Asbestos Training Courses – Asbestos Detection Procedures
Asbestos training courses outline the necessary procedures for safe risk assessment of asbestos containing material (ACM). Asbestos awareness training is an important part of workplace health and safety.
You will find your asbestos training gives relevant instructions in sampling and analysis of ACM. It is important that samples of materials suspected of containing asbestos are taken only by competent persons and are analysed only by accredited laboratories. The sample should be representative of the suspected ACM (e.g. for the walls of multi-storey buildings, at least one sample should be taken on each floor). If there are any variations in the appearance, texture or colour of the material, additional samples should be taken.
The samples should be adequately labelled to enable identification of the address and specific location from which the material was sampled and should include the date of sampling and the batch identification number.
Where necessary, any damage caused by the sampling of a suspected ACM should be repaired without causing further disturbance to the ACM. If there are inaccessible areas that are likely to contain ACM, the person with control should presume that asbestos is present.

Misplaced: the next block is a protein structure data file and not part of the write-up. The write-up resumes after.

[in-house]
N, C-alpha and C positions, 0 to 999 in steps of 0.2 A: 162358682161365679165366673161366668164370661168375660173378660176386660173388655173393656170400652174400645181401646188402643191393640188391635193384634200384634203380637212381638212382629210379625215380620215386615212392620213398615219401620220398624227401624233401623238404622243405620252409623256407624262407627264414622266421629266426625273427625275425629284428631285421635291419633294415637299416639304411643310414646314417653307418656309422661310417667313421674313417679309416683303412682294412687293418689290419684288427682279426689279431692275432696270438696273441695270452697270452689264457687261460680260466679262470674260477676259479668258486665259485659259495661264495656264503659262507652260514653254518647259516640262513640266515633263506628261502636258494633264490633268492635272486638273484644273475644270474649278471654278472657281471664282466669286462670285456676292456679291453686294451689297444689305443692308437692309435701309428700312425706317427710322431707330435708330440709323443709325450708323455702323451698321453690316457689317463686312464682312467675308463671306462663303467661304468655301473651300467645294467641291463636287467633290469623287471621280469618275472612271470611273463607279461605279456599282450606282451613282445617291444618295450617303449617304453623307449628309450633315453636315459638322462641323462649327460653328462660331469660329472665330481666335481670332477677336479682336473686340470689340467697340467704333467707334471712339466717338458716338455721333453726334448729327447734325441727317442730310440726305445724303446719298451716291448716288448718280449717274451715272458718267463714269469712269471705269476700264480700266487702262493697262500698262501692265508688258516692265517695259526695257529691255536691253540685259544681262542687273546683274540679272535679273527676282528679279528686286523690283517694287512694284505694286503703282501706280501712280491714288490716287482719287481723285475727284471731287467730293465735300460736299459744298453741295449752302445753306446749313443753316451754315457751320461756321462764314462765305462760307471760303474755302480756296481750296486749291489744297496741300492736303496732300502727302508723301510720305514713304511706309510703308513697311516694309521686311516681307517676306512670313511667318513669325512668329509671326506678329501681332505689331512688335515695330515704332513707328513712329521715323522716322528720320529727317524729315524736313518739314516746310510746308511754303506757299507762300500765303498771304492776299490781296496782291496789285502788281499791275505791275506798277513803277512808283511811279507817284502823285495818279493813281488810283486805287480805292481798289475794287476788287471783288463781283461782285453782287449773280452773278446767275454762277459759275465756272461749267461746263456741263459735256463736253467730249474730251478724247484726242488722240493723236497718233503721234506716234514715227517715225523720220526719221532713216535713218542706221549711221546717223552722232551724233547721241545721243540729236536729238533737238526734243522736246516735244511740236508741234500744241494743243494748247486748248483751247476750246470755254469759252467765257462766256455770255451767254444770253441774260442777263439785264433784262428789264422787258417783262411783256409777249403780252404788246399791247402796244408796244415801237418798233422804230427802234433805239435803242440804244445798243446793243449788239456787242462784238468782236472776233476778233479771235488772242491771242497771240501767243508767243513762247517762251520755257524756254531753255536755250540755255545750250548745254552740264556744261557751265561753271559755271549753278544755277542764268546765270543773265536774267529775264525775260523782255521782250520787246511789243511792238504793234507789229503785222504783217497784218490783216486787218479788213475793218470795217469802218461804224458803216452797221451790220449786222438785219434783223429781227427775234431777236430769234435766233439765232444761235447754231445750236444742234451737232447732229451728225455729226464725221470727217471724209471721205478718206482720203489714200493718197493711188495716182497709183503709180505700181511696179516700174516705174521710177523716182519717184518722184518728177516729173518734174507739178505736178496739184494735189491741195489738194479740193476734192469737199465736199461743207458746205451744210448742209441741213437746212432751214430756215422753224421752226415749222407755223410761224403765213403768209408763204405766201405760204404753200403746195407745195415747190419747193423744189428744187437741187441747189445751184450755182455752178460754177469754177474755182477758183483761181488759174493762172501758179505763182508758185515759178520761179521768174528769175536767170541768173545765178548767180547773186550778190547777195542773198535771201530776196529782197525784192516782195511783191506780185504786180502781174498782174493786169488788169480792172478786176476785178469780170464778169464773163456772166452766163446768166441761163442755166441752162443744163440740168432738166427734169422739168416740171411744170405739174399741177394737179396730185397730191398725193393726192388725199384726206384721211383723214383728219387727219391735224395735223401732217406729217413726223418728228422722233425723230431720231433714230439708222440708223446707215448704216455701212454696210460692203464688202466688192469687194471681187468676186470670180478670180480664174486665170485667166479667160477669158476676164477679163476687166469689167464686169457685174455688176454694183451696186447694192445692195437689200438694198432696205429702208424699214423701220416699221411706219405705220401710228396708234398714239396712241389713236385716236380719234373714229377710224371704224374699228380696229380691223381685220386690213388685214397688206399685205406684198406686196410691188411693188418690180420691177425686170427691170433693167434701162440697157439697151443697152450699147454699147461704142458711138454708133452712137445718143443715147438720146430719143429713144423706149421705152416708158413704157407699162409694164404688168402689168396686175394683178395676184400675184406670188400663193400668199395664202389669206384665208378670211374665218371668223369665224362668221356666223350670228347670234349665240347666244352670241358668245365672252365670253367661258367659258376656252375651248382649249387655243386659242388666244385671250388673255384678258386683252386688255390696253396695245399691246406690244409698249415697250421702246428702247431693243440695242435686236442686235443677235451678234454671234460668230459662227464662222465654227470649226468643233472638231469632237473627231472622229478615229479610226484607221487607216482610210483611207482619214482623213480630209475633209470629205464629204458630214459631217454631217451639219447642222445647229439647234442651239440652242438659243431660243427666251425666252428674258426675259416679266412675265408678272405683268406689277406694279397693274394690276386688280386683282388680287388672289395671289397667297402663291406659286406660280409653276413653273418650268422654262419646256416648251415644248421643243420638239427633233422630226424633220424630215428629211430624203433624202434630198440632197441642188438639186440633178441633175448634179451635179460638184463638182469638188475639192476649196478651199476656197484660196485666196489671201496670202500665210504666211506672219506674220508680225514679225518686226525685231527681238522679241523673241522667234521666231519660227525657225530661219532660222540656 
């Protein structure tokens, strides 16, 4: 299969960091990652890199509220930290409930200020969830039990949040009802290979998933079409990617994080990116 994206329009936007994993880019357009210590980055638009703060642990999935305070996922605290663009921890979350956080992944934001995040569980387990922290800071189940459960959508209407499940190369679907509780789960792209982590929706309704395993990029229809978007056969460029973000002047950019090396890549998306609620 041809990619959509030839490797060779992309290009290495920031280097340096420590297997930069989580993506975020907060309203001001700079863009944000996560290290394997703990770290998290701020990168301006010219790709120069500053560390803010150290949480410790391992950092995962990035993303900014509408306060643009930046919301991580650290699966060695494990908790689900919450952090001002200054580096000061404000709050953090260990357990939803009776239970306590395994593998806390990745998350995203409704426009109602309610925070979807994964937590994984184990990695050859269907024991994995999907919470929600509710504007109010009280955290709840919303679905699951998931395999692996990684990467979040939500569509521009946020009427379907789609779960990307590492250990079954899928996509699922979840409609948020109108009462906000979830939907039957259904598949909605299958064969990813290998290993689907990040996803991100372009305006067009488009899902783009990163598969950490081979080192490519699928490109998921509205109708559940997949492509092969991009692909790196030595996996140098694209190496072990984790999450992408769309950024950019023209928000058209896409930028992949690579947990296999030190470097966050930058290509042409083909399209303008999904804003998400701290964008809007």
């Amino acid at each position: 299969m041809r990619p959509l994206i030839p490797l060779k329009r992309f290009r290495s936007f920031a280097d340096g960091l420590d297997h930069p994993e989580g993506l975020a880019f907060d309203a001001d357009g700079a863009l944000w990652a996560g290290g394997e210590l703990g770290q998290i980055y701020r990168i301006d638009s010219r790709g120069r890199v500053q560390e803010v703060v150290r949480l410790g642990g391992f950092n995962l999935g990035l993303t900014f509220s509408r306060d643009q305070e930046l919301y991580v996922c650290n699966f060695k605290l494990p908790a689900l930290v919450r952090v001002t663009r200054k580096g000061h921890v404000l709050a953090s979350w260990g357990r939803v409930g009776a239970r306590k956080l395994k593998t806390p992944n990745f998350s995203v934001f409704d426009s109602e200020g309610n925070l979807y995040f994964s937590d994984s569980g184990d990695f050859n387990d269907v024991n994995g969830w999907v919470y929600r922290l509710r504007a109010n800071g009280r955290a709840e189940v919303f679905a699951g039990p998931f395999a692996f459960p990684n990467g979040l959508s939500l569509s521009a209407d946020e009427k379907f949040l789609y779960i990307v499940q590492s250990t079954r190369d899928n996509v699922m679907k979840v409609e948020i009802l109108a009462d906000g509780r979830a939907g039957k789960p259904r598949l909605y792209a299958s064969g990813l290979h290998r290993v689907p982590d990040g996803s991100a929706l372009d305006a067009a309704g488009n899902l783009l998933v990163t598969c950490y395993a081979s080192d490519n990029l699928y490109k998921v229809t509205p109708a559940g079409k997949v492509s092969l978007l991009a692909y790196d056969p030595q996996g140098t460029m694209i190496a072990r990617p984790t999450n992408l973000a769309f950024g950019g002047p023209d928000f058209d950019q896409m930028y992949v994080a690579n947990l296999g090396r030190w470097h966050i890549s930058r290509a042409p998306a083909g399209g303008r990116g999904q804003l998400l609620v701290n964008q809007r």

Rather than taking samples to determine whether a material contains asbestos, the person with control may simply presume the material contains asbestos. Once such a presumption has been made, the material must be treated as an ACM, with work practices and disposal criteria as required for the presence of asbestos, until the material is removed or testing has confirmed that it does not, in fact, contain asbestos.
The list of common ACM may be used as an aid in determining which materials, if any, may be presumed to contain asbestos. The full list should be found within the asbestos awareness training course.
As indicated earlier, if there are inaccessible areas that are likely to contain ACM the person with control should presume that asbestos is present in these areas. For example, it may be reasonable to presume that wall cavities or ceiling spaces contain ACM such as asbestos insulation.
It may also be more cost effective in other circumstances to apply the presumption instead of sampling and analysing suspected ACM, as would otherwise be required to rule out the presence of asbestos.
The workplace’s register of ACM must state all the presumptions made about materials in the workplace. For example, a generic presumption statement in the register might read, ‘All wall cavities are presumed to contain asbestos’ or ‘All underground conduits are presumed to contain asbestos.’
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